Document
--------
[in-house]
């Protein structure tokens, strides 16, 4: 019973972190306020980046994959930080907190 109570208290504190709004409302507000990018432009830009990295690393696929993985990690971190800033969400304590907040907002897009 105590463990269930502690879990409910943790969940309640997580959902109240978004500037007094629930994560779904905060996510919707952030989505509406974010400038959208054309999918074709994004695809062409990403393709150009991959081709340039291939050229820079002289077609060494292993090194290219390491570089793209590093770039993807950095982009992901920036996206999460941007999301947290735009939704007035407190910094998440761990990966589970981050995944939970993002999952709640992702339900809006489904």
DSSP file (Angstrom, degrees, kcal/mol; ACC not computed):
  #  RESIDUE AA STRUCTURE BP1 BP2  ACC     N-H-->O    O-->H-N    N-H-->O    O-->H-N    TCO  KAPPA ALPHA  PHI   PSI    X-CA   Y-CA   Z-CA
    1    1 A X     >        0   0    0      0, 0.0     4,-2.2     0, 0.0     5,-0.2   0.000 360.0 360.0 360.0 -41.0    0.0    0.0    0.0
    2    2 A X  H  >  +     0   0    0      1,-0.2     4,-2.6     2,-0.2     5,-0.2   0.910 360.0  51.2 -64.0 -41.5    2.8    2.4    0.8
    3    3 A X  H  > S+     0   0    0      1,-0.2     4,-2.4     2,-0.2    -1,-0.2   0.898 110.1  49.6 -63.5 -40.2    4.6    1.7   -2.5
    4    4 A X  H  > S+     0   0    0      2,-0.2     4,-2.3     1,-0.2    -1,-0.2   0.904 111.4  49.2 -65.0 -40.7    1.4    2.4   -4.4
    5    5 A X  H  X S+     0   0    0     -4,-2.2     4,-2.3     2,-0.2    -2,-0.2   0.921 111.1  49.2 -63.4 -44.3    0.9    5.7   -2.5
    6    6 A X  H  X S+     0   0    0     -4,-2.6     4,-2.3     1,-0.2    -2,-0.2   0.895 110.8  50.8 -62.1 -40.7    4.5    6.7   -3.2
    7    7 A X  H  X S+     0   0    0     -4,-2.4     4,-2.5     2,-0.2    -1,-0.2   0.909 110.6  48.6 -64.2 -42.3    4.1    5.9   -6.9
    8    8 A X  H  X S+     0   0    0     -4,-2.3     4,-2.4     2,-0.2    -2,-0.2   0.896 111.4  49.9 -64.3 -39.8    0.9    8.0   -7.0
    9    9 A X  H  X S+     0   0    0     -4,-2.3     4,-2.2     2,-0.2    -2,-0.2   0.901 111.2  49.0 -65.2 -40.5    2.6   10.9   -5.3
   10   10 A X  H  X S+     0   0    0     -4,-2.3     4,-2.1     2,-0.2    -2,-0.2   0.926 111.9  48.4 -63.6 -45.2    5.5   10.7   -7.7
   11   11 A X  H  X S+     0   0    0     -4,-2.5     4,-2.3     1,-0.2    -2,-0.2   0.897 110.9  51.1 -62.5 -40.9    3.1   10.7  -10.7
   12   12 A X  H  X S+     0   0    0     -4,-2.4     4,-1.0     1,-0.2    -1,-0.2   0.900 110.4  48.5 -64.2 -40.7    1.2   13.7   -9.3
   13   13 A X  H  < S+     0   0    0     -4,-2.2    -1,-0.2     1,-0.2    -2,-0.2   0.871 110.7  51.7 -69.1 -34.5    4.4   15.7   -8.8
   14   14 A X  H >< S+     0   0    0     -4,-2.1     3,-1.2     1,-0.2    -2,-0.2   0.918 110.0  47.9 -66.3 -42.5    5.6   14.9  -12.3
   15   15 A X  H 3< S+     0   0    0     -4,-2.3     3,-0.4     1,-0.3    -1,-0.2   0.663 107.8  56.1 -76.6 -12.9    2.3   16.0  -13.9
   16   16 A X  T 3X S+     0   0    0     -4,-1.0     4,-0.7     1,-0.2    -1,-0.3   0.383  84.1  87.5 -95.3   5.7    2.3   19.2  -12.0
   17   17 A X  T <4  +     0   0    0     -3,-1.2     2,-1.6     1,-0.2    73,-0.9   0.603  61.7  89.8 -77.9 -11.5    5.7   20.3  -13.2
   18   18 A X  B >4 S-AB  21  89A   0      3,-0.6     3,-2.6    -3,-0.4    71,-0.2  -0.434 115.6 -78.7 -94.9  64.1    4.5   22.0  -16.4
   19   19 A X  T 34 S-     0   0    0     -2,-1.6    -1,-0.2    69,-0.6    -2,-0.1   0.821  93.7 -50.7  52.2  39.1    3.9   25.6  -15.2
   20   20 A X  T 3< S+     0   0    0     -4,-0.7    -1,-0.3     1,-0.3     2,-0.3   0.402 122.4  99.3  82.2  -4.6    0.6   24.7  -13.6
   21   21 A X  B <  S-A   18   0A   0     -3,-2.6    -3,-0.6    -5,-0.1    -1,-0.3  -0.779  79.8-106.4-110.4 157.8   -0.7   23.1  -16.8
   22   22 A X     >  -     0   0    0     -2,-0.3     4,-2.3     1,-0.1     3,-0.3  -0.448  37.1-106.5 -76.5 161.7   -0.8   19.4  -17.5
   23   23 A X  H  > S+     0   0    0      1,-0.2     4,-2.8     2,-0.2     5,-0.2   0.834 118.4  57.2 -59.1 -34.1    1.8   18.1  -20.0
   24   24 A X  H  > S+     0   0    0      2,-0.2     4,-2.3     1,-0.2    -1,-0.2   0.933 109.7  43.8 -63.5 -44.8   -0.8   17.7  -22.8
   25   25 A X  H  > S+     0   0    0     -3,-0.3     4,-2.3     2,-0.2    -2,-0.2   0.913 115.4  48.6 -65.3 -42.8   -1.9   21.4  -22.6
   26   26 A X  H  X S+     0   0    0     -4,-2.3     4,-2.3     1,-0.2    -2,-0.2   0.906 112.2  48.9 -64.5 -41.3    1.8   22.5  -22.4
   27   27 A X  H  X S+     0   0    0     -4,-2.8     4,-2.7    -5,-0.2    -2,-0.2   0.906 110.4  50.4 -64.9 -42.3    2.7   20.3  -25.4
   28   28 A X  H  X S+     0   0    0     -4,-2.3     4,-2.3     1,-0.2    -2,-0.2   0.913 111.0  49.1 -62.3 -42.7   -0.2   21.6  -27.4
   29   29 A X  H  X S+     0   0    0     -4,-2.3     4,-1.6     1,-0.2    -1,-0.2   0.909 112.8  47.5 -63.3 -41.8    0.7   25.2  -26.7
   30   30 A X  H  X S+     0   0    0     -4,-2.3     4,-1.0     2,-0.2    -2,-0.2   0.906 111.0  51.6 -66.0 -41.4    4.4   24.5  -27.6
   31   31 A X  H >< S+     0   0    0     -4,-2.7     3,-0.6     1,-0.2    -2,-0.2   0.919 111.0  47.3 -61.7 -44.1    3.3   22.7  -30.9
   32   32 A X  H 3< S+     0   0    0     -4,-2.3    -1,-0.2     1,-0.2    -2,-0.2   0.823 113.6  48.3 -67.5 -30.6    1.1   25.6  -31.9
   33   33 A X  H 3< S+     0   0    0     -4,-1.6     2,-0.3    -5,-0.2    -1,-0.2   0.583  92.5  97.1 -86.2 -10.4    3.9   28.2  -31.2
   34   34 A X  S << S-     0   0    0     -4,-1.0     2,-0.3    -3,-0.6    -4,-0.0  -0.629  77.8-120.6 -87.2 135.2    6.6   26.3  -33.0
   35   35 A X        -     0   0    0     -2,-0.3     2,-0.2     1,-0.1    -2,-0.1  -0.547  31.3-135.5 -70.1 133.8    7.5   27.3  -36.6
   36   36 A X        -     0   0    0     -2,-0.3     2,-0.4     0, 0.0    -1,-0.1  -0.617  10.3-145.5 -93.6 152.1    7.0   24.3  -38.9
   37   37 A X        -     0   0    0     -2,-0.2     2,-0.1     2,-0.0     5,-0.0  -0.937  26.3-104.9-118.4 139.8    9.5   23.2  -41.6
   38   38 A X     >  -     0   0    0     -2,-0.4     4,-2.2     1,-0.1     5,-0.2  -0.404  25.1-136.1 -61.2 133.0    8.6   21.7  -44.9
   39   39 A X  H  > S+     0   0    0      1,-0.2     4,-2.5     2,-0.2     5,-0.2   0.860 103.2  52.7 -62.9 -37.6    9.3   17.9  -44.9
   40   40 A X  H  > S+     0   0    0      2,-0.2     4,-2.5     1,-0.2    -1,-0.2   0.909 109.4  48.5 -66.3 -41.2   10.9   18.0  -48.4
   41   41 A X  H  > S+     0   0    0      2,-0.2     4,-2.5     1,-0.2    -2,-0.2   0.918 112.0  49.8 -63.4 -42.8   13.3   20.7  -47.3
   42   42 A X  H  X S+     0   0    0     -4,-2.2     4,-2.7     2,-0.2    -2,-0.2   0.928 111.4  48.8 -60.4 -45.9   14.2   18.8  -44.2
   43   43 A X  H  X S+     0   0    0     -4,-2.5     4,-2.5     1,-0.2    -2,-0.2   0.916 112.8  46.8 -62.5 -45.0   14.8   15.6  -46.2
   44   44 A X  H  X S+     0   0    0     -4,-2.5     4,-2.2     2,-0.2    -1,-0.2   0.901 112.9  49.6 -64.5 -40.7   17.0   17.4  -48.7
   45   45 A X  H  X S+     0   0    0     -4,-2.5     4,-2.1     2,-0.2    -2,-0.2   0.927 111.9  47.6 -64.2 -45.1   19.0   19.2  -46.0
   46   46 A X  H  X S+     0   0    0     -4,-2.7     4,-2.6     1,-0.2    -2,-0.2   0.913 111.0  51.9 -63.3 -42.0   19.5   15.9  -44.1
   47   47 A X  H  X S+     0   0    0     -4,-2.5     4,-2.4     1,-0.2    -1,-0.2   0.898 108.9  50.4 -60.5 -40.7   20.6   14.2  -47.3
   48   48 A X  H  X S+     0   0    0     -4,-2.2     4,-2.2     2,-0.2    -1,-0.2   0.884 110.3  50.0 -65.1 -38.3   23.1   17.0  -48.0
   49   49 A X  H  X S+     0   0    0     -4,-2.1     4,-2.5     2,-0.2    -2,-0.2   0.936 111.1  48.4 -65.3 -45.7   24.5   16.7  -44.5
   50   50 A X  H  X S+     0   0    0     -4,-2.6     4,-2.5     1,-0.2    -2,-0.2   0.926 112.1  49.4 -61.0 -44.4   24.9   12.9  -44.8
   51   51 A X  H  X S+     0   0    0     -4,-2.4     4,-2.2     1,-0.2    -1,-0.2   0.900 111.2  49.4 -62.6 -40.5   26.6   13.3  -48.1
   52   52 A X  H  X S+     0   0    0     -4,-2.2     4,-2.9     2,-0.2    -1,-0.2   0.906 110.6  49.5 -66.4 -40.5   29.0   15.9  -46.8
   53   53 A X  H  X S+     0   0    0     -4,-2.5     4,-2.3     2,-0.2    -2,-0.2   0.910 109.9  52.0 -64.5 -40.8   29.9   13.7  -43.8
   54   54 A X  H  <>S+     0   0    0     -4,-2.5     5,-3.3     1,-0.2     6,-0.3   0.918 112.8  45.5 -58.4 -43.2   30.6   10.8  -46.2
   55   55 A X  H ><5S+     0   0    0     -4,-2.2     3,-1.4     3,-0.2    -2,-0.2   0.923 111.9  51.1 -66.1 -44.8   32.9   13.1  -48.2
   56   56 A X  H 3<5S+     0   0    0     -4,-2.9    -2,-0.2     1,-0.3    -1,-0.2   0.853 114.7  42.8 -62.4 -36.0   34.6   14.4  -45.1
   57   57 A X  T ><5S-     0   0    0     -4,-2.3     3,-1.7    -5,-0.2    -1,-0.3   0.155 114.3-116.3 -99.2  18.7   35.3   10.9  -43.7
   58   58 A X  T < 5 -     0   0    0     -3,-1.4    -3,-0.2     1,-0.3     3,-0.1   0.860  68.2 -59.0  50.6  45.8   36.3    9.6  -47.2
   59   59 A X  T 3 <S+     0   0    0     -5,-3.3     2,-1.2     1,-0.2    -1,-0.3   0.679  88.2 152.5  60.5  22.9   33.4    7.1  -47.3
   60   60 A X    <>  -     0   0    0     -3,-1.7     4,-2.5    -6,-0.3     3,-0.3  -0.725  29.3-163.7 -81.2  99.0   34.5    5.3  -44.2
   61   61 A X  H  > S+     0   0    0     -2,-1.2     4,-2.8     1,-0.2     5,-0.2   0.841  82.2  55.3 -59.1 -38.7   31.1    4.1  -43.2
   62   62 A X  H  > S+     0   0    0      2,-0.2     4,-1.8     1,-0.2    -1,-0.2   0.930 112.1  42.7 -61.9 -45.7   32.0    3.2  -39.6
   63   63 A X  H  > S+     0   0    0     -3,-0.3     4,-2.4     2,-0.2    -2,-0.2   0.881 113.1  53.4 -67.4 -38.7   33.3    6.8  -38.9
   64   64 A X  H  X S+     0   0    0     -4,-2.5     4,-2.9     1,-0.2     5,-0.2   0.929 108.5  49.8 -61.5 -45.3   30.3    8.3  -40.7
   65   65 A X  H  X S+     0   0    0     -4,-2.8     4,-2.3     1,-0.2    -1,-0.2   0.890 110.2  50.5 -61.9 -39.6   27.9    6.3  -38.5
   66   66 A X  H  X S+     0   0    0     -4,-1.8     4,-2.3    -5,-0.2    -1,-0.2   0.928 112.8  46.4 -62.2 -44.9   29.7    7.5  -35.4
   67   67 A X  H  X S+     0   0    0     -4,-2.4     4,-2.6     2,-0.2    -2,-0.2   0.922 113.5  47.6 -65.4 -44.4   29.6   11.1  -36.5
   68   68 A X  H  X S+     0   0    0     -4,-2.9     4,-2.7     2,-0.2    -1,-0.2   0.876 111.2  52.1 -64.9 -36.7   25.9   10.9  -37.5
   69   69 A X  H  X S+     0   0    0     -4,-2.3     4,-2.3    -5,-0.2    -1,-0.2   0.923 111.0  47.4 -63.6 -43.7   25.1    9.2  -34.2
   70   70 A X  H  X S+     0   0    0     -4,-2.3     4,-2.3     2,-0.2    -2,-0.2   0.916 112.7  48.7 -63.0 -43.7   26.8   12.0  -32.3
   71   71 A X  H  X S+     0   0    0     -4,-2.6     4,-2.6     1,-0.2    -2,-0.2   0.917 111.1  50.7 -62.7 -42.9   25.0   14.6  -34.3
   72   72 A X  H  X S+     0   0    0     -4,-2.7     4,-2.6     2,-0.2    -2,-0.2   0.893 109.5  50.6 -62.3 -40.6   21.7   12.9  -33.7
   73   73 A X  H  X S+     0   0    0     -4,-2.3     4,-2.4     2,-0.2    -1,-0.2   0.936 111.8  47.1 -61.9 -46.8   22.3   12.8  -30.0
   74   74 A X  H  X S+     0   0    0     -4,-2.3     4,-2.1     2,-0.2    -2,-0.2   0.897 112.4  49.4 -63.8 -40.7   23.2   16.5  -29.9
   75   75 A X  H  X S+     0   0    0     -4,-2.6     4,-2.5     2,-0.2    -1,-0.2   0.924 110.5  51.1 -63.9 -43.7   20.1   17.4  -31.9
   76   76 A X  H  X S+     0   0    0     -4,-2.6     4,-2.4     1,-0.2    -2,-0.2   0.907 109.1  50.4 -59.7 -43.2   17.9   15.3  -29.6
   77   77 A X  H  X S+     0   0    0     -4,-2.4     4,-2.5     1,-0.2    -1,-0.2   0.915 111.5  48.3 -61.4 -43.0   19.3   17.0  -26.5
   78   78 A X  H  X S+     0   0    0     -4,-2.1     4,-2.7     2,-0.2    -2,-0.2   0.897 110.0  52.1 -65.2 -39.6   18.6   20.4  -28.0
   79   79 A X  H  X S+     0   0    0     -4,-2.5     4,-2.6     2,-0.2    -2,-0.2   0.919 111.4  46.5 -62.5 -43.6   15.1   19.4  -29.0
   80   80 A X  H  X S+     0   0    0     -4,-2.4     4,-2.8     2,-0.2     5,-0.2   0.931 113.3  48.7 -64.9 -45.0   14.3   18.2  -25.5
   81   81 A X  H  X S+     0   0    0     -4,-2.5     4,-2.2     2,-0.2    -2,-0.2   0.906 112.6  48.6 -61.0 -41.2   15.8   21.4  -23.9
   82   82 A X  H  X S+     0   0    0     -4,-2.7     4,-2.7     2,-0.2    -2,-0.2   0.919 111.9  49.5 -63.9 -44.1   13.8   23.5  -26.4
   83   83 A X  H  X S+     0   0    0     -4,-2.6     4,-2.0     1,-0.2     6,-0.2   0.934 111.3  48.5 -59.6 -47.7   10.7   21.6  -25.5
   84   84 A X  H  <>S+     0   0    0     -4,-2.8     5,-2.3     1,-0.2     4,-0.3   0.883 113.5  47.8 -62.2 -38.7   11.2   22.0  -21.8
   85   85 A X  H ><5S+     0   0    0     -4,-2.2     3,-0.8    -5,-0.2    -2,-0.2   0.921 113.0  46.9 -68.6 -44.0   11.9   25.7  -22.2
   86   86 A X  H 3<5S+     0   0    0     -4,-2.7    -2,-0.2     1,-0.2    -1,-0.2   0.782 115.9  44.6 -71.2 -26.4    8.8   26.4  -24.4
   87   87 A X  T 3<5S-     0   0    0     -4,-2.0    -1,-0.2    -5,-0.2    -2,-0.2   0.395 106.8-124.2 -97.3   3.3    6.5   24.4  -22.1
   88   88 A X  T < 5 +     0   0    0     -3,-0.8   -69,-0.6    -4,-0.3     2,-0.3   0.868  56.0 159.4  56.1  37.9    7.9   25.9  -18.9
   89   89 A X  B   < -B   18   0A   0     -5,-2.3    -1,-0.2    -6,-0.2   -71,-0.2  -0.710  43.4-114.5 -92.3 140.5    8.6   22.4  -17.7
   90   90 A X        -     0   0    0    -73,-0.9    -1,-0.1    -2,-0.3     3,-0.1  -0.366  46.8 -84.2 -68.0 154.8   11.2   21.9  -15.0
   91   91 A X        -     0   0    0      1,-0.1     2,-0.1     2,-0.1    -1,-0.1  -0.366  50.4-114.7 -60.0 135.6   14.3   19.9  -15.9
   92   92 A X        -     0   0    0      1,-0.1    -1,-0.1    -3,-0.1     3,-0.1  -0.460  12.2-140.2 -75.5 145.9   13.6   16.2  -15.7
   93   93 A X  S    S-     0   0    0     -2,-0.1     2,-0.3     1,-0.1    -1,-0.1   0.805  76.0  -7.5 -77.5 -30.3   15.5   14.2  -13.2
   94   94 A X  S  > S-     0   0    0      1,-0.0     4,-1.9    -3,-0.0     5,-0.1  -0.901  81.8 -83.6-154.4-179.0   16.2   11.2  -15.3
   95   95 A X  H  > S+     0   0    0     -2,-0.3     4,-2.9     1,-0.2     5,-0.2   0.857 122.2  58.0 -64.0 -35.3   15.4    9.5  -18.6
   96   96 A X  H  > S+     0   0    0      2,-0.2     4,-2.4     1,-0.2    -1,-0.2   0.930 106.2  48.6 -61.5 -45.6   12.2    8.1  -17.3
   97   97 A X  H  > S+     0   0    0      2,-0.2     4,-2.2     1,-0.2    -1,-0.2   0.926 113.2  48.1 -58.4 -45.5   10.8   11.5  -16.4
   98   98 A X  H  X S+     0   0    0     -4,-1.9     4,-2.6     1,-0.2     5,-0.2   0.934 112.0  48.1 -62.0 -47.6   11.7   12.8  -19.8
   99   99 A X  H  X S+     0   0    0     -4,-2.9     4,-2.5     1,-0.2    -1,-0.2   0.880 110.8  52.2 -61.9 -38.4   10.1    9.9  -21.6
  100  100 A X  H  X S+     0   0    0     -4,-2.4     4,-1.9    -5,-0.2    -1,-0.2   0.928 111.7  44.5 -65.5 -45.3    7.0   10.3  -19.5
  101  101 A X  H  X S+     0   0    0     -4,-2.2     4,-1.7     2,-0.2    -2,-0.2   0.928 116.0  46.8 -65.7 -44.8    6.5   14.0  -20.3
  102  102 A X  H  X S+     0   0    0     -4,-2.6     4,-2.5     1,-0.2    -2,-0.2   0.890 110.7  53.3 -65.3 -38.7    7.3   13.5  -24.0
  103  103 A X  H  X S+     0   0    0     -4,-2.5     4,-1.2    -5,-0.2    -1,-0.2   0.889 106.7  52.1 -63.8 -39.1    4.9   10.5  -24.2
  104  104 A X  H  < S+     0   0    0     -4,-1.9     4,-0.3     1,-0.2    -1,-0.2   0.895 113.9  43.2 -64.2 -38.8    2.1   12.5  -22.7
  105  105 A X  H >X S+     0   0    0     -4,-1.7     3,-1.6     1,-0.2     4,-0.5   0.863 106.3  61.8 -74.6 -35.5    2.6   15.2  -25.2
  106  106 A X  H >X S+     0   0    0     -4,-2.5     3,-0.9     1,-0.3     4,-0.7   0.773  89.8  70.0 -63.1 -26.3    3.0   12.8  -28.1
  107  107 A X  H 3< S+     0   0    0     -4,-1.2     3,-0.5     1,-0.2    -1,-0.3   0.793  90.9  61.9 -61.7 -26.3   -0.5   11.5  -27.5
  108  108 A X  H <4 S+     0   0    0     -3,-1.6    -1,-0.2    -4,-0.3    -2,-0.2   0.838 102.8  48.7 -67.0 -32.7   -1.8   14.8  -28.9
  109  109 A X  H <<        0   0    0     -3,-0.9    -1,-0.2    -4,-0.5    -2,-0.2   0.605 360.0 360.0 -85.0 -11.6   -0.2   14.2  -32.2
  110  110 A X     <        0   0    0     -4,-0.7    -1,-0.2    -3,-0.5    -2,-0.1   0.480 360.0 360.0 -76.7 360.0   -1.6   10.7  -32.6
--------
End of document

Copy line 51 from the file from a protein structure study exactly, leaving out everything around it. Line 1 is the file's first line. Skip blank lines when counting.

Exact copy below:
   47   47 A X  H  X S+     0   0    0     -4,-2.5     4,-2.4     1,-0.2    -1,-0.2   0.898 108.9  50.4 -60.5 -40.7   20.6   14.2  -47.3